The atomic structure of a zinc-based material has a surprising amount in common with the tentacles of an octopus, Oxford University researchers have found.
When pressure is applied all around them most materials shrink. But materials exhibiting a rare property known as negative linear compressibility (NLC) are different.
'When pressure is applied all around NLC materials, instead of their dimensions getting shorter, they reduce their volume by getting longer,' Andrew Goodwin of Oxford University's Department of Chemistry tells me, 'think of it a bit like one of those collapsible wine racks.'
Andrew and his Oxford colleagues led an international team studying the unusual thermal properties of the material zinc dicyanoaurate. What they did not expect to find was that its honeycomb-like structure gave it uniquely powerful NLC behaviour, far beyond the kind of contraction and expansion exhibited by ordinary engineering materials.
A report of their research is published in Nature Materials.
There's widespread interest in NLC because of how materials with these properties could be used in artificial muscles or new types of sensors.
'It was quite surprising to discover that zinc dicyanoaurate is made up of structures that act rather like sets of supramolecular springs that cause it to behave in this way,' says Andrew. 'What's particularly exciting is that these properties scale up from the atomic scale to that of manmade objects and structures, suggesting all sorts of possible applications.'
Often scientists take inspiration from biological systems, or even try to copy them, but in this case the discovery of atomic structures could make them look afresh at biology.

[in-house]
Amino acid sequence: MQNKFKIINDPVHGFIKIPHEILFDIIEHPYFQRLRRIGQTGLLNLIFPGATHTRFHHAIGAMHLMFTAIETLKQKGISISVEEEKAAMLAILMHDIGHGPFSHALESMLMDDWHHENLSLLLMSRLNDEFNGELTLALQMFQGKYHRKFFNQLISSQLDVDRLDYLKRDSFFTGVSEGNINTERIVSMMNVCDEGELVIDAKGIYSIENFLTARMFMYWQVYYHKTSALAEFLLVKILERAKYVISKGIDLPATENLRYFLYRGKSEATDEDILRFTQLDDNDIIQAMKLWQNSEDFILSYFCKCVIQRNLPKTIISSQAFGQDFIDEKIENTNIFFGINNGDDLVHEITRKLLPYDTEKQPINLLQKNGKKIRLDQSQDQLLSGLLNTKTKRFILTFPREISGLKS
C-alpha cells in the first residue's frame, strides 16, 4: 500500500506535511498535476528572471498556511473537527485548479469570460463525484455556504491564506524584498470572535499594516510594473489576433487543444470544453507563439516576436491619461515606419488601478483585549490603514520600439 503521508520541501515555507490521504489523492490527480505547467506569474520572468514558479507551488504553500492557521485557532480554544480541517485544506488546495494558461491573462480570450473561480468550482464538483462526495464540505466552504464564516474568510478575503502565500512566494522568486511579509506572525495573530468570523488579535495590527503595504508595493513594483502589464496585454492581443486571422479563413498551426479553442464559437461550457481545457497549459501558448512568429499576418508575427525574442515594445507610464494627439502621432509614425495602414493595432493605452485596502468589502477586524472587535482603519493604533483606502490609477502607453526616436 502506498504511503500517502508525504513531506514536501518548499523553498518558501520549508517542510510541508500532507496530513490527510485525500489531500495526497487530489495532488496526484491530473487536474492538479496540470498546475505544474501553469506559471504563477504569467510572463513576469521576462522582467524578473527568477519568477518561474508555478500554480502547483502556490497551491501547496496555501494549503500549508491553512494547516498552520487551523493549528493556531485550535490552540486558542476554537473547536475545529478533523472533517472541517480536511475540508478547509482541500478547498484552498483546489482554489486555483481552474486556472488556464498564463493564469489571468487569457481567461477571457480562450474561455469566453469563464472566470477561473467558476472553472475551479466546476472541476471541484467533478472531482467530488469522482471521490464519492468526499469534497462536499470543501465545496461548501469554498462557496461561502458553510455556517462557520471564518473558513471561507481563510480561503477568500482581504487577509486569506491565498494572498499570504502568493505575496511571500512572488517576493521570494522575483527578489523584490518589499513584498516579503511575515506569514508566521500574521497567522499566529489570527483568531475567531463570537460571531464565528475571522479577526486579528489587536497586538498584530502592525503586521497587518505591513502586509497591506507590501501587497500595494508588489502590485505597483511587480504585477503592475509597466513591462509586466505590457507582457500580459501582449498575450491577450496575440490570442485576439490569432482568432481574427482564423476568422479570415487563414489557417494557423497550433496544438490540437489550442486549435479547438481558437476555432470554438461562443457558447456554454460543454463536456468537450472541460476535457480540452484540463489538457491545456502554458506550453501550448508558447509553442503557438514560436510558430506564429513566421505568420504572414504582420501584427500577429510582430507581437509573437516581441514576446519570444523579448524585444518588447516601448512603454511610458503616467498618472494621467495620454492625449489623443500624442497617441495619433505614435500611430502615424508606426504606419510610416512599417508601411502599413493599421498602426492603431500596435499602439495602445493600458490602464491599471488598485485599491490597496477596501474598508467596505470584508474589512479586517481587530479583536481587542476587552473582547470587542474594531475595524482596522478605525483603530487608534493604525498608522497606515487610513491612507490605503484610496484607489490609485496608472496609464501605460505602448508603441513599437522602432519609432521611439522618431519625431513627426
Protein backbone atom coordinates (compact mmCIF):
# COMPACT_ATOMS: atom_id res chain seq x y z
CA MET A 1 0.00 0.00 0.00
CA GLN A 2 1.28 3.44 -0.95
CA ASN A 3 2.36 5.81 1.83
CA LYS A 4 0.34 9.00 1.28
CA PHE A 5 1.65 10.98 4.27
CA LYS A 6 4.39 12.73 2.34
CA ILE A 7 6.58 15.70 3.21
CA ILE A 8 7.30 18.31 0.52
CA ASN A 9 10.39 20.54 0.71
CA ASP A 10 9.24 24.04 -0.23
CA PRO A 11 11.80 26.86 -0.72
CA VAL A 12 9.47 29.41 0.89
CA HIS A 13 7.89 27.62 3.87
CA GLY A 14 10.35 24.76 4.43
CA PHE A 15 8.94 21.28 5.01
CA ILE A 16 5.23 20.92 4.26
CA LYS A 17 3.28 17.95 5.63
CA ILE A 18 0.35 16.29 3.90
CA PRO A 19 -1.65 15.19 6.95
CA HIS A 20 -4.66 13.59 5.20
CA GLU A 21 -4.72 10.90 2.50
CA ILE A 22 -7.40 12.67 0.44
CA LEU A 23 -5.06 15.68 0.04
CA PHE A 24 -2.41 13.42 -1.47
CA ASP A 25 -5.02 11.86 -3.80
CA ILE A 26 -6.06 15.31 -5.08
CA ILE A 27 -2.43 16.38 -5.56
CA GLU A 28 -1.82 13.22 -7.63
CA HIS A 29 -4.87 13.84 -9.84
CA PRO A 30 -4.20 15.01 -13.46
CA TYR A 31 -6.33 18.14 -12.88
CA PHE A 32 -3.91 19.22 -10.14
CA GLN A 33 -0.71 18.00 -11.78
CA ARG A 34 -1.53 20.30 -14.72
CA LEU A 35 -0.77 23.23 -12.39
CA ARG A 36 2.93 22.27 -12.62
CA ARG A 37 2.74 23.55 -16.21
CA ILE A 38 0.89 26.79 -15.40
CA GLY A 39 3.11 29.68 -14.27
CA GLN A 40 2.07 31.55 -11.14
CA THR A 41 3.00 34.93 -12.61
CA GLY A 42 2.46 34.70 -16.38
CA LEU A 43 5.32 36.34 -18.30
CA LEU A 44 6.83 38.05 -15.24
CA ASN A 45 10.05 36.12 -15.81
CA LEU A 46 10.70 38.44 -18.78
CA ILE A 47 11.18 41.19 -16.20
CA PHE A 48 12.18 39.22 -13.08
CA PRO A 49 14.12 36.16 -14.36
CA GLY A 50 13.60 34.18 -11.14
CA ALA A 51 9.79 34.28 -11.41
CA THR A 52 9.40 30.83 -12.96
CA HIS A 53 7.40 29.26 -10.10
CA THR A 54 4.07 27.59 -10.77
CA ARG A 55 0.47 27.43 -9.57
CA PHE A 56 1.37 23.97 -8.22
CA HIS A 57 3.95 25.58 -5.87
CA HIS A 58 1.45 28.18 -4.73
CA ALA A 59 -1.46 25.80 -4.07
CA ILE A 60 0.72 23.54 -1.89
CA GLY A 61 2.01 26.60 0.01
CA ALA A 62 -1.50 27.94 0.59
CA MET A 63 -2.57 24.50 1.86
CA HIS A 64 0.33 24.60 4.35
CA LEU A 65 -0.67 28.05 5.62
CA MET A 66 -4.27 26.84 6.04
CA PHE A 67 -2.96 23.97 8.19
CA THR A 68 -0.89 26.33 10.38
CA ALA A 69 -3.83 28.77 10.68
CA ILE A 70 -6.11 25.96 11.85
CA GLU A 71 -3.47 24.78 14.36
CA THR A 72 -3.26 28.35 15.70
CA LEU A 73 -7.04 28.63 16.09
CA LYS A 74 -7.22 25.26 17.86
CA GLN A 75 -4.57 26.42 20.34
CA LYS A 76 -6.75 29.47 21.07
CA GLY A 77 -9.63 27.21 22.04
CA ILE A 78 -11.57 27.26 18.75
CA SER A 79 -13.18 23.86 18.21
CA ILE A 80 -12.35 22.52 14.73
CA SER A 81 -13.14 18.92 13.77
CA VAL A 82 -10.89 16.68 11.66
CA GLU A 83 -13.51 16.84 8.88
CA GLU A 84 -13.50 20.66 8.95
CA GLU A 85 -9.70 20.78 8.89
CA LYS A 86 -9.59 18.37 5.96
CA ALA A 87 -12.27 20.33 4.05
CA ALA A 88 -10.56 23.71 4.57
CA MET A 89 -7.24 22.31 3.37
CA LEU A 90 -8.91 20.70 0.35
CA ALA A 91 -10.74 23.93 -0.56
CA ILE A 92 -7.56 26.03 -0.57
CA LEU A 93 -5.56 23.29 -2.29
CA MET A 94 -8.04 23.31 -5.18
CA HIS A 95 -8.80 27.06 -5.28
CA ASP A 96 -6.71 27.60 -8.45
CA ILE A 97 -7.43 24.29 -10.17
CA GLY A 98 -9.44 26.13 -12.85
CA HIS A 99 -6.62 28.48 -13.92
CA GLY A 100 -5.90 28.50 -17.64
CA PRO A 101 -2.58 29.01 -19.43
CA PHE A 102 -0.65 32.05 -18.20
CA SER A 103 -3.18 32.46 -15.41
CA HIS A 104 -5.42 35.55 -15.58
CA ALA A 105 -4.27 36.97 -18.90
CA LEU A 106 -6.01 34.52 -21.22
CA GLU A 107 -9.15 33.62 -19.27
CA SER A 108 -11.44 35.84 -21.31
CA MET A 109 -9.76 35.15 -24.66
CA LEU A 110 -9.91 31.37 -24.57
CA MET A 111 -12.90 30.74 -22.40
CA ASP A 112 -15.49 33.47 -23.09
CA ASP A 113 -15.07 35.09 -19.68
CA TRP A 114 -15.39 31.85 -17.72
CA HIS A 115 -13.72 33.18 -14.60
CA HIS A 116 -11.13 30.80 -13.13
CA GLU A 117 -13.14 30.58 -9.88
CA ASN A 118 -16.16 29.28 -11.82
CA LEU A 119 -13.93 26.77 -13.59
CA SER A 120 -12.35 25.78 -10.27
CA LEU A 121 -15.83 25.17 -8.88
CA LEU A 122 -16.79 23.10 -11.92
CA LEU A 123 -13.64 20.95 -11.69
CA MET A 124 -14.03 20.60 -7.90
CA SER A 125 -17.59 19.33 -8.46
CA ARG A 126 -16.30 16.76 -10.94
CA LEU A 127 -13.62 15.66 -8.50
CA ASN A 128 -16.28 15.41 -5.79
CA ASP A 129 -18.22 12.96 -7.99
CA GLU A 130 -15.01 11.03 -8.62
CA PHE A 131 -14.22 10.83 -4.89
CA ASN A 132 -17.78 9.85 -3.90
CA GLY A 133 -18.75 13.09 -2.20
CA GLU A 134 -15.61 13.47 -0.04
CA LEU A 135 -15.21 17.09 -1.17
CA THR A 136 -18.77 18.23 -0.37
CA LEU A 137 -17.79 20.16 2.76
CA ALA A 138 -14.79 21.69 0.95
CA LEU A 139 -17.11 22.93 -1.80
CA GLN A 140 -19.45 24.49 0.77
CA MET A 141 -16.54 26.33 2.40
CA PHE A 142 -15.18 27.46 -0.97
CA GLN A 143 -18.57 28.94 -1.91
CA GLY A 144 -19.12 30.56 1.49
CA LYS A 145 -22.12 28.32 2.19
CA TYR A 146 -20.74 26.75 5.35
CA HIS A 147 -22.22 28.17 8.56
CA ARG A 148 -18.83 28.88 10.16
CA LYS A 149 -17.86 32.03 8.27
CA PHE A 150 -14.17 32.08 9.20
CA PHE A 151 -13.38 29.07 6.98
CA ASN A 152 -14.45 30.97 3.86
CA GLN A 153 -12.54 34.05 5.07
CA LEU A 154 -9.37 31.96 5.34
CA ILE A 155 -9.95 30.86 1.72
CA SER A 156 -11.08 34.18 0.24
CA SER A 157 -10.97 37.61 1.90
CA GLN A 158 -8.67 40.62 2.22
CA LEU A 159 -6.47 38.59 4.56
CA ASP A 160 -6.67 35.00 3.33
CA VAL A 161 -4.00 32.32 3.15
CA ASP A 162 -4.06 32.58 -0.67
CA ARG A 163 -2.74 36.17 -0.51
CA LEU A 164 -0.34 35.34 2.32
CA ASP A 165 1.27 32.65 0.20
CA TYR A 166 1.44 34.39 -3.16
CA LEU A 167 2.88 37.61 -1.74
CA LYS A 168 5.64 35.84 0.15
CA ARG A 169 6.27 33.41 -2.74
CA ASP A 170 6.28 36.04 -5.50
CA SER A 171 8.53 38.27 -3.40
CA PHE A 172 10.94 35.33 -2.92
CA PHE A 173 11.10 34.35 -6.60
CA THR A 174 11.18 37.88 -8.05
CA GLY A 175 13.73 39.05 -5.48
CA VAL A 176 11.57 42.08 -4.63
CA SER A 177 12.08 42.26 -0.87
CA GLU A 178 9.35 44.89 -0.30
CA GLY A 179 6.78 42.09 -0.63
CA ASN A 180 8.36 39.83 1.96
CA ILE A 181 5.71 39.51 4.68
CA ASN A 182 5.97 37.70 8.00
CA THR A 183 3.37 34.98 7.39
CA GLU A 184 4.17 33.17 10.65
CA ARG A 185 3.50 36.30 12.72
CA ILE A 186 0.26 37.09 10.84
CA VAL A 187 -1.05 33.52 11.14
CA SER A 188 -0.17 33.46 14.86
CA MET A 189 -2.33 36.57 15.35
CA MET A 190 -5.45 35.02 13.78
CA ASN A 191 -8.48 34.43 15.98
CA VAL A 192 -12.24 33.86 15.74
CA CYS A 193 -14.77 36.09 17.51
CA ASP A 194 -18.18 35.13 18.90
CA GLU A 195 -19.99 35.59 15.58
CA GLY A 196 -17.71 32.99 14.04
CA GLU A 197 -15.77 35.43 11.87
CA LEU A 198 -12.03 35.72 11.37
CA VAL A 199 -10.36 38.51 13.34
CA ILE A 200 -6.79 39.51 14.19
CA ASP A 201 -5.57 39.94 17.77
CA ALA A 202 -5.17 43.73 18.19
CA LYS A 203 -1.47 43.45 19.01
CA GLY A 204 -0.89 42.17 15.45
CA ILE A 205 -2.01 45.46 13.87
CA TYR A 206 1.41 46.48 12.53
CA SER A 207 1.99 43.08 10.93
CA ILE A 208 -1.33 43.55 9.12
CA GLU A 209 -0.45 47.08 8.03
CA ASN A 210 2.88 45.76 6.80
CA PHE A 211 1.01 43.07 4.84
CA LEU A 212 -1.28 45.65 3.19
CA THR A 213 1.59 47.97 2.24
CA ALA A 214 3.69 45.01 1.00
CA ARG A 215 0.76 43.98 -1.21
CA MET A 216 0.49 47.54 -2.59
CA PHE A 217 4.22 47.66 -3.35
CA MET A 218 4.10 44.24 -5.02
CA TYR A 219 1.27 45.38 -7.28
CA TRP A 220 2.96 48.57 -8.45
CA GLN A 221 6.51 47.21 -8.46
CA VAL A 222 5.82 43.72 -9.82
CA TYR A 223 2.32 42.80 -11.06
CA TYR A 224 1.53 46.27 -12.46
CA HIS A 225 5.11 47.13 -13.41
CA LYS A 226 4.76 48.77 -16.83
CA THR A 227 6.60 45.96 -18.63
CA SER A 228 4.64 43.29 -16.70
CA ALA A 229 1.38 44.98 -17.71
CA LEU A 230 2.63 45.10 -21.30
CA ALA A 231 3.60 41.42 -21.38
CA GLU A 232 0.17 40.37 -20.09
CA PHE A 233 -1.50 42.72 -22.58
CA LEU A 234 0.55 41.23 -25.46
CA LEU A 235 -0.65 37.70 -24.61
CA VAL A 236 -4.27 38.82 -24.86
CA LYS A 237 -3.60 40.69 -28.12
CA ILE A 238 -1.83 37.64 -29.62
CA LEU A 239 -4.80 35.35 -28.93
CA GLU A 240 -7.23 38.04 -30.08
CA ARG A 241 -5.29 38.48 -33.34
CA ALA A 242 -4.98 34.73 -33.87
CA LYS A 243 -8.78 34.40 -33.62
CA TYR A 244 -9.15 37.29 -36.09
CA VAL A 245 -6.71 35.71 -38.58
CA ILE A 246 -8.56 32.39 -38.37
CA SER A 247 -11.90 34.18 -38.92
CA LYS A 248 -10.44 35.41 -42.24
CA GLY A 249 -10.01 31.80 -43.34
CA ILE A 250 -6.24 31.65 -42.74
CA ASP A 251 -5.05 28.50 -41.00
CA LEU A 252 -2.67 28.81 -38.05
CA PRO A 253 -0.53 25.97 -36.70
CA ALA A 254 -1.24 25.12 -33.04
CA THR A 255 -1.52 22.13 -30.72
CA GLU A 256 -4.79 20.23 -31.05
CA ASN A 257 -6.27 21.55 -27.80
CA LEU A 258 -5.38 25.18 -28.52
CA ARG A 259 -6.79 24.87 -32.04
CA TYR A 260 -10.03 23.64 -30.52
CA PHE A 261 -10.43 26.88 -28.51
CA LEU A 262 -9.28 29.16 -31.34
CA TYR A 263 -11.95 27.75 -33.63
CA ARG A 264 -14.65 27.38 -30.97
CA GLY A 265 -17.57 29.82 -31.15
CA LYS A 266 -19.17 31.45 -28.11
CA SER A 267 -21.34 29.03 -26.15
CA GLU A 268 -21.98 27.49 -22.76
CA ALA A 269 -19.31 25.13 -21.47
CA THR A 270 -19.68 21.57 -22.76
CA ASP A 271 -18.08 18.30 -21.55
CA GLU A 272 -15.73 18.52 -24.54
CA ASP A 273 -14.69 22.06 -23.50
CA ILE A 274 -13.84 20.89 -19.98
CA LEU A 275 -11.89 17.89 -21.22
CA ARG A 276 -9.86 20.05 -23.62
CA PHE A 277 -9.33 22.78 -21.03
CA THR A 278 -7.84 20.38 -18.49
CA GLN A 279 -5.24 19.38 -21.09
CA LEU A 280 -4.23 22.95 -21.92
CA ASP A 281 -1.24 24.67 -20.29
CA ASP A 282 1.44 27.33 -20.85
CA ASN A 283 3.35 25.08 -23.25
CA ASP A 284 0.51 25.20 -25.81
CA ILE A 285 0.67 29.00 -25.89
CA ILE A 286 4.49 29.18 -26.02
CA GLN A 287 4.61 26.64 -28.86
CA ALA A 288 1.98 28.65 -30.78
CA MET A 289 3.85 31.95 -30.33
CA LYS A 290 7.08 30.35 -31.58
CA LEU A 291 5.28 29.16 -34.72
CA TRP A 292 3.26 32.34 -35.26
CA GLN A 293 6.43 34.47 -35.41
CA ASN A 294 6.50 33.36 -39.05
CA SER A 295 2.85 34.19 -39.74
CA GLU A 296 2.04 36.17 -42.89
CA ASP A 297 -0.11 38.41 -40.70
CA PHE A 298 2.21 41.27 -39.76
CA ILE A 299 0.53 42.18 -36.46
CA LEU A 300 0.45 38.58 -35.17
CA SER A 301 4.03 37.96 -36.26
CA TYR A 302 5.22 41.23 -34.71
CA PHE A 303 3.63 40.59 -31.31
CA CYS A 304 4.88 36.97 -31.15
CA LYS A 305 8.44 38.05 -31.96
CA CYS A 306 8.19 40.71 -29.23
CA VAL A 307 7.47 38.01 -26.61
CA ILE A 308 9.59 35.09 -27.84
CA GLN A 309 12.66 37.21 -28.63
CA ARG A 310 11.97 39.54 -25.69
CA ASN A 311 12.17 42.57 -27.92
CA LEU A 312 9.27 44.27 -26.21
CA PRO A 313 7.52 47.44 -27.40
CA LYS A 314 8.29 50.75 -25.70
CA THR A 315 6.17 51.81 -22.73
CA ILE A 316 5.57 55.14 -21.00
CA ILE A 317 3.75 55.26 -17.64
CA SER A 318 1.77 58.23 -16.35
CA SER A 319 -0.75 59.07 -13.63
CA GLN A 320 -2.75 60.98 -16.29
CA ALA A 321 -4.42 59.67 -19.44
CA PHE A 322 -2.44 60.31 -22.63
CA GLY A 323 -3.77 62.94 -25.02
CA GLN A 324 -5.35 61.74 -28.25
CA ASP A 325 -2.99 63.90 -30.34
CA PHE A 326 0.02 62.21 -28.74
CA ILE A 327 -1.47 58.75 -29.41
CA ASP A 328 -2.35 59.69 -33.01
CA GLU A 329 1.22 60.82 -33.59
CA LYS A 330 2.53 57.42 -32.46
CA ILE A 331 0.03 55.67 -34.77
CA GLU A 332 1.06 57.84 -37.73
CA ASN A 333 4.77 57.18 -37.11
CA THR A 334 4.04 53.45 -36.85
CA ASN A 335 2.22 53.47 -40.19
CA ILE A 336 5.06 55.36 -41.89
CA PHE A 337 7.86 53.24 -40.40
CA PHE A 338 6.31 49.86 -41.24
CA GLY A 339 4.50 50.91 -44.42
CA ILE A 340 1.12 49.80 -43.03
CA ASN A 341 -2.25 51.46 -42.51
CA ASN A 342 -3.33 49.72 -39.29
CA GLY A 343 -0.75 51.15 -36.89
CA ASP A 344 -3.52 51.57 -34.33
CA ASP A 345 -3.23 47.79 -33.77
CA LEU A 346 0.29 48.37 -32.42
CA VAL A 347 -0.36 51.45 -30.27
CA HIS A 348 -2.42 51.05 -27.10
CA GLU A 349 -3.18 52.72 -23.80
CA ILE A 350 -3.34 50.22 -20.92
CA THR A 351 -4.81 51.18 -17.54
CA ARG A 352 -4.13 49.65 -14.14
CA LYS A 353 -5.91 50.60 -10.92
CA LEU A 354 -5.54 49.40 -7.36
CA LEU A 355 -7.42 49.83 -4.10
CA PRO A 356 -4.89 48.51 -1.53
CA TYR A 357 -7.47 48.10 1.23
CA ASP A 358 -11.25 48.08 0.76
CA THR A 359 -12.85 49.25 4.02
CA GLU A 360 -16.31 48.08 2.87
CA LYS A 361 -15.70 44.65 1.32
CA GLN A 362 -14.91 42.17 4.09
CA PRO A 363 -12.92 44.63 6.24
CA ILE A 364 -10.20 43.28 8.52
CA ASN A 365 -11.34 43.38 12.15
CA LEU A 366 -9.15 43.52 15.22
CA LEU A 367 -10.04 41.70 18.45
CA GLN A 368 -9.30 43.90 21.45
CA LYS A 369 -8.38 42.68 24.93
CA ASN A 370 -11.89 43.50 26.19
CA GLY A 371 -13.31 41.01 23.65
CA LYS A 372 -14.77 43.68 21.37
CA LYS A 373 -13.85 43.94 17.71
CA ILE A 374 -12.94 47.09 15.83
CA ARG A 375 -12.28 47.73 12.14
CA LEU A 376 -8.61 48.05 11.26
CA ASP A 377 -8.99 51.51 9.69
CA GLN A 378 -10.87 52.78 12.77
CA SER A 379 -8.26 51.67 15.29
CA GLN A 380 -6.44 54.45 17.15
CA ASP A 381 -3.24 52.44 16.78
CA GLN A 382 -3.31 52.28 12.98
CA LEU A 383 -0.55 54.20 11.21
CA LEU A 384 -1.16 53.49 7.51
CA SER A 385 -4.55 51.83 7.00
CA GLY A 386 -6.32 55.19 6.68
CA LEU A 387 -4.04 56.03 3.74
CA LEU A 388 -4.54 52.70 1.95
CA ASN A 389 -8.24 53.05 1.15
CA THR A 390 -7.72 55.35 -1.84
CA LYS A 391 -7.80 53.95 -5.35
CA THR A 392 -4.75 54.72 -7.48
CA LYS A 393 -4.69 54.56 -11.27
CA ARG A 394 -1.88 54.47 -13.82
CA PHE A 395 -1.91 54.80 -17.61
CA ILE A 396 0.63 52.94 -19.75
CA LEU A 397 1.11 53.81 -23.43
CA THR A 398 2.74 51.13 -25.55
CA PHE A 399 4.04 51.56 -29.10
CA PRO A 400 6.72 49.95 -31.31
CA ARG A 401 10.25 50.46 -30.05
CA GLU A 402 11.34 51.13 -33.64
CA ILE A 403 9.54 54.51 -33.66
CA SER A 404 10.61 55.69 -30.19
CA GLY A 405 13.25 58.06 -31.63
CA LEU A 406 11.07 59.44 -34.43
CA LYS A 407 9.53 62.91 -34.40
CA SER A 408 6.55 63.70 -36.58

'It seems that the octopus has found a way of harnessing the same intrinsic properties we've found in zinc dicyanoaurate,' Andrew explains. 'When it wants to contract a particular limb an octopus squirts liquid into the centre of a helical chamber inside the tentacle. This creates the equivalent of negative pressure on the tentacle, causing it to get fatter in cross section and, through the muscle architecture, contract in length.
'These same geometrical motifs found in materials at the atomic scale can also be found around us in the Animal Kingdom.'
The first to benefit from zinc dicyanoaurate's NLC properties could be the construction industry: including an ingredient like it in cement, that 'pushes back' when other components swell due to the presence of water, could help to prevent cracking in structures.
Other likely applications include the optical world where it could be used to create adjustable lenses or sensors that respond to pressure in a different way from those made of conventional materials.
Could it one day be used to make the sort of artificial tentacles sported by Spider-Man's nemesis Doc Ock? That's one application that may have to wait.
A report of the research, entitled 'Giant negative linear compressibility in zinc dicyanoaurate', is published in this week's Nature Materials.
The Oxford authors are: Andrew Goodwin, Andrew Cairns, and Amber Thompson.